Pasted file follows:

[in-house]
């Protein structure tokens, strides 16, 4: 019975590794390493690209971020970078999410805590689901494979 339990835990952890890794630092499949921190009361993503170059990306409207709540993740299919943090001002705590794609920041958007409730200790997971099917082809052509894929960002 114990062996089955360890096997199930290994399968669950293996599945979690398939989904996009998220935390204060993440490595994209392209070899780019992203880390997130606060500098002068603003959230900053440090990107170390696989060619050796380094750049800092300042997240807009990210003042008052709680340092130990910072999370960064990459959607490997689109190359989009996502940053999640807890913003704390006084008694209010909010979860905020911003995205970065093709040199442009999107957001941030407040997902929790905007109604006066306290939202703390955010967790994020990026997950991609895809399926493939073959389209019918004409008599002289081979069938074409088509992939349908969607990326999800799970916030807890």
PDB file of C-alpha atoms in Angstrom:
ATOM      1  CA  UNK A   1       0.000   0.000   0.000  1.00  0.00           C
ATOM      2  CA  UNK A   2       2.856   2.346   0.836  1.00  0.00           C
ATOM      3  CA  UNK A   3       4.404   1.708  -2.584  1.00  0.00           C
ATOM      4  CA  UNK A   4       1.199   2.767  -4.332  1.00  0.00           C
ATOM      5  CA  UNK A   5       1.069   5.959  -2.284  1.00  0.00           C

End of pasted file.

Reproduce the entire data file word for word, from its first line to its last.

[in-house]
């Protein structure tokens, strides 16, 4: 019975590794390493690209971020970078999410805590689901494979 339990835990952890890794630092499949921190009361993503170059990306409207709540993740299919943090001002705590794609920041958007409730200790997971099917082809052509894929960002 114990062996089955360890096997199930290994399968669950293996599945979690398939989904996009998220935390204060993440490595994209392209070899780019992203880390997130606060500098002068603003959230900053440090990107170390696989060619050796380094750049800092300042997240807009990210003042008052709680340092130990910072999370960064990459959607490997689109190359989009996502940053999640807890913003704390006084008694209010909010979860905020911003995205970065093709040199442009999107957001941030407040997902929790905007109604006066306290939202703390955010967790994020990026997950991609895809399926493939073959389209019918004409008599002289081979069938074409088509992939349908969607990326999800799970916030807890």
PDB file of C-alpha atoms in Angstrom:
ATOM      1  CA  UNK A   1       0.000   0.000   0.000  1.00  0.00           C
ATOM      2  CA  UNK A   2       2.856   2.346   0.836  1.00  0.00           C
ATOM      3  CA  UNK A   3       4.404   1.708  -2.584  1.00  0.00           C
ATOM      4  CA  UNK A   4       1.199   2.767  -4.332  1.00  0.00           C
ATOM      5  CA  UNK A   5       1.069   5.959  -2.284  1.00  0.00           C